Google has announced a big change to its Chrome browser this month announcing that from version 117 the browser will no longer feature the lock icon when a site loads over HTTPS. Initially added to browsers and designed to indicate that a network connection is secure.
Will now be replaced with a neutral indicator prevents the misunderstanding that the lock icon is associated with the trustworthiness of a page, and emphasizes that security should be the default state in Chrome, explains Google. The updated Chrome browser version 117 will roll out sometime during early September 2023.
Google has also stated that they will be replacing the lock icon on Android at the same time as the broader desktop change. On iOS, the lock icon is not tappable, so we will be removing it entirely. Across all platforms, Google will continue to mark plaintext HTTP websites and content as insecure. Google explains more about the decision to remove the iconic padlock from its Chrome browser.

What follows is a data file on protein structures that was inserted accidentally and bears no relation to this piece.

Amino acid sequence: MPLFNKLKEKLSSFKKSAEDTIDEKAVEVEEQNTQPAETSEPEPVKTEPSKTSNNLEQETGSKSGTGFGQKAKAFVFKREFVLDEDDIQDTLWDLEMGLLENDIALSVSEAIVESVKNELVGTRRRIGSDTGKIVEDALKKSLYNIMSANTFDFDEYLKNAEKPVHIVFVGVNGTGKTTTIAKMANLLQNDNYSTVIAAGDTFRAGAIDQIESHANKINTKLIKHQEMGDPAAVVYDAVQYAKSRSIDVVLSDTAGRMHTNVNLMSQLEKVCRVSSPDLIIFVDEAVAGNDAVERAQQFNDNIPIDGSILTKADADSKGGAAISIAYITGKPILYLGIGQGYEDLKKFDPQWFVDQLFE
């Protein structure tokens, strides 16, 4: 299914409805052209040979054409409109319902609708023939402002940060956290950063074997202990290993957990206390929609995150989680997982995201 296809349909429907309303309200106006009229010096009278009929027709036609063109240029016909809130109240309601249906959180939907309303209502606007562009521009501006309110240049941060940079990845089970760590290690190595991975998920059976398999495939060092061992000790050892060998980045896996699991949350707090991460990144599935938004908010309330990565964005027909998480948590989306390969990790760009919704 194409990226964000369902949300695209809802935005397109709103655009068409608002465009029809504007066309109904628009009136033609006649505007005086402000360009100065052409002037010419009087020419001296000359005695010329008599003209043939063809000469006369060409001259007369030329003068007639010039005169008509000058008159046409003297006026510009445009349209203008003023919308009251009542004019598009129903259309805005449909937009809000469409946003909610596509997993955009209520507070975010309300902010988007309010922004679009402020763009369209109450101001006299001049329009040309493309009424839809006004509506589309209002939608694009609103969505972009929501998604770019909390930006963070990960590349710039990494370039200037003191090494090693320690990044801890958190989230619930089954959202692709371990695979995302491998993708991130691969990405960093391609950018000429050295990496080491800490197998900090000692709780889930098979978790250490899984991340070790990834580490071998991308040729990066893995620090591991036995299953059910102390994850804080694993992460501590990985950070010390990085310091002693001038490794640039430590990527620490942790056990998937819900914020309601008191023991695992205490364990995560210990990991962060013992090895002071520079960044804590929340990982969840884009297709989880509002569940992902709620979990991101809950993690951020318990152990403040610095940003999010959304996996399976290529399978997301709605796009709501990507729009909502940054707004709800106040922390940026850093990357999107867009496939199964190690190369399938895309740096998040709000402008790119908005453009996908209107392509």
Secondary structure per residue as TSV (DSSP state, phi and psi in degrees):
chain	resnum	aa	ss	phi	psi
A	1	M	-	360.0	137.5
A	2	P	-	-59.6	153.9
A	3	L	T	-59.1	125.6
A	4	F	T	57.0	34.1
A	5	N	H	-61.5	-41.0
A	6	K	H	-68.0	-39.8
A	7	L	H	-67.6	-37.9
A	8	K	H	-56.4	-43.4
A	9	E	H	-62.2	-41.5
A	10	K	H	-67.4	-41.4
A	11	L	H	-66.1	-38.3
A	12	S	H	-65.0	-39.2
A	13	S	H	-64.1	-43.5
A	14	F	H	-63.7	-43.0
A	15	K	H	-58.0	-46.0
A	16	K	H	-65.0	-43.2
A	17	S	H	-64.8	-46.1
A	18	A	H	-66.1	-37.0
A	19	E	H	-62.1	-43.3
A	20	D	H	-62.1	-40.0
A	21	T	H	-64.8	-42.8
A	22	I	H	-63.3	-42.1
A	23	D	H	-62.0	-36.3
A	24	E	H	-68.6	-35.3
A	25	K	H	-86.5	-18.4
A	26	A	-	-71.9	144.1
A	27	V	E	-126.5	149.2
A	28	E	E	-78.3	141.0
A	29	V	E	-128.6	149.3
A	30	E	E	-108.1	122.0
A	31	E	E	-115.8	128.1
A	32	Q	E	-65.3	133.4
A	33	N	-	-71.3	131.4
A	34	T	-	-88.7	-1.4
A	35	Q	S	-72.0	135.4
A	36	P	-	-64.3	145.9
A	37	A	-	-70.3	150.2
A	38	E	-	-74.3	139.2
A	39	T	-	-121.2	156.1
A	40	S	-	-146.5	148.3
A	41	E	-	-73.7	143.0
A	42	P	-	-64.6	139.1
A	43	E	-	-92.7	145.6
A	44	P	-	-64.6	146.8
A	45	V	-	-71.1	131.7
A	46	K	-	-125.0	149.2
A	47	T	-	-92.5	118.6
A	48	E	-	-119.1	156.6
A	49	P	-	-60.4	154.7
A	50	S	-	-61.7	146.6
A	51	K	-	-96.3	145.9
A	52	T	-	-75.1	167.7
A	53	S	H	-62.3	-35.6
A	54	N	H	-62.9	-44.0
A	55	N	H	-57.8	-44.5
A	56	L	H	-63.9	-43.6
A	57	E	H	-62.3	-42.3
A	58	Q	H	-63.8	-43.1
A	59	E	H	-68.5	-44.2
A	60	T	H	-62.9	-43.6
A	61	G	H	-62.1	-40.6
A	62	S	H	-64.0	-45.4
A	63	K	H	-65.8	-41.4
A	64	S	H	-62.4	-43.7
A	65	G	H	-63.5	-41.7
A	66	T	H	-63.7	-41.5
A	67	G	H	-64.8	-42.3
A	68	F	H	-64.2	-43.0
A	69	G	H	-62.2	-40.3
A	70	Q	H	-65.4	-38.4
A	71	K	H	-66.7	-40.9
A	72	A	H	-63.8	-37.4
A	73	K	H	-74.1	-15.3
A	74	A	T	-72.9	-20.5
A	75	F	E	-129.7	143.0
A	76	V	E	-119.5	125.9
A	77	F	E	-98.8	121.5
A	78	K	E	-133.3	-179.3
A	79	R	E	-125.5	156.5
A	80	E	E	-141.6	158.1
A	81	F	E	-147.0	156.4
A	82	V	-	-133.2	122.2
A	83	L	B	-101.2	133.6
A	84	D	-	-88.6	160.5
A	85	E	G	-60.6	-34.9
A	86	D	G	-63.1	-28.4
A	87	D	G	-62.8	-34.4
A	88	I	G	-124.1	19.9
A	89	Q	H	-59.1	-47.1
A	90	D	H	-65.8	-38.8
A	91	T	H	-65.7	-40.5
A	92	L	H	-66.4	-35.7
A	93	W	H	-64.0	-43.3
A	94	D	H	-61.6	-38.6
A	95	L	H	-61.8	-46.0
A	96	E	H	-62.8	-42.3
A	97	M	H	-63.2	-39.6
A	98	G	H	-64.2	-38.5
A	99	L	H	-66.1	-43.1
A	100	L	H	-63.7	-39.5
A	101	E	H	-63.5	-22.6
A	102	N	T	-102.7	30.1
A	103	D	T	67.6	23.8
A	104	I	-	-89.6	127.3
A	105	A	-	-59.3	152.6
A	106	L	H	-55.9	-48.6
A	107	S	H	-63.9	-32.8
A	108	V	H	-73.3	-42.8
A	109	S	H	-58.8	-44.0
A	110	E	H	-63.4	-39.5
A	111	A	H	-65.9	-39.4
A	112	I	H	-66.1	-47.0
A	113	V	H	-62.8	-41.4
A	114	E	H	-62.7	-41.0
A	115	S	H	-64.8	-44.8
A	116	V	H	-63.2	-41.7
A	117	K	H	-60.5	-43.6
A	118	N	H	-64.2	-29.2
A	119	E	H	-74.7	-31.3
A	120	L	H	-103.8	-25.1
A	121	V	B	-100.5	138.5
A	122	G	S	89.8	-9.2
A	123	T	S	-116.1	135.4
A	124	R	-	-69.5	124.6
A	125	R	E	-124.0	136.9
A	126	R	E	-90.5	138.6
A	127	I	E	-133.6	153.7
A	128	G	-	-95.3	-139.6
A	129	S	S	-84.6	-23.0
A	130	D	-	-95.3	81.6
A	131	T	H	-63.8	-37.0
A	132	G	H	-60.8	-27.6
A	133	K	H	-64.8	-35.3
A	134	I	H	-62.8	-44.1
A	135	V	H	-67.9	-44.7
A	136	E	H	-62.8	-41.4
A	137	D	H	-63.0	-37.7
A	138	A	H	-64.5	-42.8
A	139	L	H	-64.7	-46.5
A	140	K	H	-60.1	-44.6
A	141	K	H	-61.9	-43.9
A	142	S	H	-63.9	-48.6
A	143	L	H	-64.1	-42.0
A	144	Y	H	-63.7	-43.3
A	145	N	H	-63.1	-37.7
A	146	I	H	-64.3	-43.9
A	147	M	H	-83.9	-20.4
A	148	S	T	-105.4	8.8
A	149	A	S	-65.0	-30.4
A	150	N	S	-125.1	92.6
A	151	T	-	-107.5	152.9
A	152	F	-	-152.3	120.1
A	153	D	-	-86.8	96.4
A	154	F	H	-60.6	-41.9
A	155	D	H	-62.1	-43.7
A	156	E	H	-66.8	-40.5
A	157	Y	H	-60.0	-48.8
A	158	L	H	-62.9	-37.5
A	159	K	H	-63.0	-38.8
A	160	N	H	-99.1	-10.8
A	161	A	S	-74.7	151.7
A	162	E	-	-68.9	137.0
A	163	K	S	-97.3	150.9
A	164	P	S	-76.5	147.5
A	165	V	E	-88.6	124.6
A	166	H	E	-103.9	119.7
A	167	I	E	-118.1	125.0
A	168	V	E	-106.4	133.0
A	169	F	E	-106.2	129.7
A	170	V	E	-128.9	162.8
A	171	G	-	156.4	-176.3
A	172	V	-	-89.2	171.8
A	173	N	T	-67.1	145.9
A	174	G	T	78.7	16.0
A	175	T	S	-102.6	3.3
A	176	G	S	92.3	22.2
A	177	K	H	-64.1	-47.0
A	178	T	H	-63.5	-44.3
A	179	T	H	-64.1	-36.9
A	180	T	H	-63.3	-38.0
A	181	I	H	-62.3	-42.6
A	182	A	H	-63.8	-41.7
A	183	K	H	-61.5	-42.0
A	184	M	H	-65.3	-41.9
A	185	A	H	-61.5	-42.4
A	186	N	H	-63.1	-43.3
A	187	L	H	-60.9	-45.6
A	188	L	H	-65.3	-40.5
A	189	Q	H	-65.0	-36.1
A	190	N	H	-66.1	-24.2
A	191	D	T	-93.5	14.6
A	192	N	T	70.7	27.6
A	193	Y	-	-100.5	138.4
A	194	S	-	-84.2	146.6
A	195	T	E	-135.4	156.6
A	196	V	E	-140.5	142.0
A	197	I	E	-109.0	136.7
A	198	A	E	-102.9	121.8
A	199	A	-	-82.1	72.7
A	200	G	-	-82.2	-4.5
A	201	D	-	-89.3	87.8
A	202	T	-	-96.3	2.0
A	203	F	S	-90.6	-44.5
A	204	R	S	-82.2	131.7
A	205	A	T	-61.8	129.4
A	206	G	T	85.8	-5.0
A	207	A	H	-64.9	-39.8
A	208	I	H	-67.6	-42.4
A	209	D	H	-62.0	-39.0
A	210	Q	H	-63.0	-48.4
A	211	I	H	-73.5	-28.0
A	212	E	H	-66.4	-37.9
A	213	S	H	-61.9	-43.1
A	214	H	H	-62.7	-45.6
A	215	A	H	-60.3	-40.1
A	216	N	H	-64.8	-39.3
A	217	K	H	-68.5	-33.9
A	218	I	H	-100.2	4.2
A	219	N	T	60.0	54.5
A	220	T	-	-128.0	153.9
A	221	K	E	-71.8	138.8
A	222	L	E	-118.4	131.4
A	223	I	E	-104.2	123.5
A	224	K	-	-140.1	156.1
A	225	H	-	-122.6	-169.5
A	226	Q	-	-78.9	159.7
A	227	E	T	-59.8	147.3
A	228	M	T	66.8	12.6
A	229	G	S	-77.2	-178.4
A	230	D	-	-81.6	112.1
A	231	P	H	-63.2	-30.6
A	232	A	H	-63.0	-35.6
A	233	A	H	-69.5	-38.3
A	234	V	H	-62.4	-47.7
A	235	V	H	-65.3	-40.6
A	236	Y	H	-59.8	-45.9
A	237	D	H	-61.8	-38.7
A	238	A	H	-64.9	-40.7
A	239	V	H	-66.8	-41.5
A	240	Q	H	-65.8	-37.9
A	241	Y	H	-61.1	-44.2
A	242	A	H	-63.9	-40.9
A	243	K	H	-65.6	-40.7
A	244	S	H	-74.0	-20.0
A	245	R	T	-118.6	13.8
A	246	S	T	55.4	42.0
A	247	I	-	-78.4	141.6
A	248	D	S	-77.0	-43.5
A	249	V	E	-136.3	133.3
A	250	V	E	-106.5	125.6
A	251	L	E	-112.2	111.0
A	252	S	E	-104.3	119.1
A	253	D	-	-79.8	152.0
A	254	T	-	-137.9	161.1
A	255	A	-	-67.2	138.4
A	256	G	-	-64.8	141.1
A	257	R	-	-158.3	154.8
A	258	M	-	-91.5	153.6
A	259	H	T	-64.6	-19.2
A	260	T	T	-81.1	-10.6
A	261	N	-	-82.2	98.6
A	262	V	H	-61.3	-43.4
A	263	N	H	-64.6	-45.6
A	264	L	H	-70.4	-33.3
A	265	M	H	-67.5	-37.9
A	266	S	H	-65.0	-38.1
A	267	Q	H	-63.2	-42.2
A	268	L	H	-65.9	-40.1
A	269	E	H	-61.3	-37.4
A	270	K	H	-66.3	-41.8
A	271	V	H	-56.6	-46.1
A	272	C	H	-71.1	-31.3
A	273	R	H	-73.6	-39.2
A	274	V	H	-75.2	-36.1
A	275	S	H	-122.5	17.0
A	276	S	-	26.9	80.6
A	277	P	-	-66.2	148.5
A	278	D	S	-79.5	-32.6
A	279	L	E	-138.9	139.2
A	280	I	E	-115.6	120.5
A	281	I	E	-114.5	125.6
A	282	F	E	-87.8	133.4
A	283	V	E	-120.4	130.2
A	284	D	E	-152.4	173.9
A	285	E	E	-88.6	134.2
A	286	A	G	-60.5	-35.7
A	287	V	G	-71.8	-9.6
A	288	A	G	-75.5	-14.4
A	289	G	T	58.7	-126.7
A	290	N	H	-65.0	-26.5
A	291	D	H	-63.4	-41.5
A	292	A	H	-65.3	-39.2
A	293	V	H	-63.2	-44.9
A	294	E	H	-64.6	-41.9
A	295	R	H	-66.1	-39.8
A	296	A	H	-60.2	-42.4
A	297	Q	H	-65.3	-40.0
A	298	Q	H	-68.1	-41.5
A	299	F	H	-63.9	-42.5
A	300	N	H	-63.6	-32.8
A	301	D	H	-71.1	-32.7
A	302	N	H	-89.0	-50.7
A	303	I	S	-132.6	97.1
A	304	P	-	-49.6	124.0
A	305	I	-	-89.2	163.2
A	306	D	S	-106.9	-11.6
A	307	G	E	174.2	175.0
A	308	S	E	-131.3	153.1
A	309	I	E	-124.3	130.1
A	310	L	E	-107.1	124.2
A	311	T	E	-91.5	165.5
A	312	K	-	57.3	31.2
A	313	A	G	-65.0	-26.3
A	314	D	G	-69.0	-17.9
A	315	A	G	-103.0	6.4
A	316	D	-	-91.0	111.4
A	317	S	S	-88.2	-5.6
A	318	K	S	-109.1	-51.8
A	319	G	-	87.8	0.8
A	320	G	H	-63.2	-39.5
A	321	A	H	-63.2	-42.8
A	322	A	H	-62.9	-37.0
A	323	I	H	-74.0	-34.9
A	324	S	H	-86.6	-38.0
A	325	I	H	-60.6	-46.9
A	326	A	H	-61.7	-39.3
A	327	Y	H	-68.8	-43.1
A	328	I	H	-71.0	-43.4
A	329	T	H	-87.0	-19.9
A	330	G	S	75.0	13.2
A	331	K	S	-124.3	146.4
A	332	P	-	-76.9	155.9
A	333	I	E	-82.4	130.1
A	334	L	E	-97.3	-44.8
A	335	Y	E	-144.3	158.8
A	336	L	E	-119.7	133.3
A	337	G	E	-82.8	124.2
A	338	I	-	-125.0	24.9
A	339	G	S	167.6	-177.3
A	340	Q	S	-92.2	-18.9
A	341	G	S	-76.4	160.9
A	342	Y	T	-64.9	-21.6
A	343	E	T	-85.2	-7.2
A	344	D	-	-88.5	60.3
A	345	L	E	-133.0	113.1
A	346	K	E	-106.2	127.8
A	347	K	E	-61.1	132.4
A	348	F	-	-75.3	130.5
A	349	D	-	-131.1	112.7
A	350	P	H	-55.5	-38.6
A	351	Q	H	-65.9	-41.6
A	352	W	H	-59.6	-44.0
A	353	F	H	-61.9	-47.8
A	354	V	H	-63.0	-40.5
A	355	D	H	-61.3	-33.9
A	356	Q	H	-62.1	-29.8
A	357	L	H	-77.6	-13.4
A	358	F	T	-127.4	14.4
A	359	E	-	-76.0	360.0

“Our research has also shown that many users never understood that clicking the lock icon showed important information and controls. We think the new icon helps make permission controls and additional security information more accessible, while avoiding the misunderstandings that plague the lock icon.”
“Chrome will continue to alert users when their connection is not secure. You can see the new tune icon now in Chrome Canary if you enable Chrome Refresh 2023 at chrome://flags#chrome-refresh-2023, but keep in mind this flag enables work that is still actively in-progress and under development, and does not represent a final product.”
“As HTTPS has become the norm, replacing the lock icon has long been a goal both of Chrome and the broader security community. We’re excited that HTTPS adoption has grown so much over the years, and that we’re finally able to safely take this step, and continue to move towards a web that is secure-by-default.”
Source : Chromium Blog
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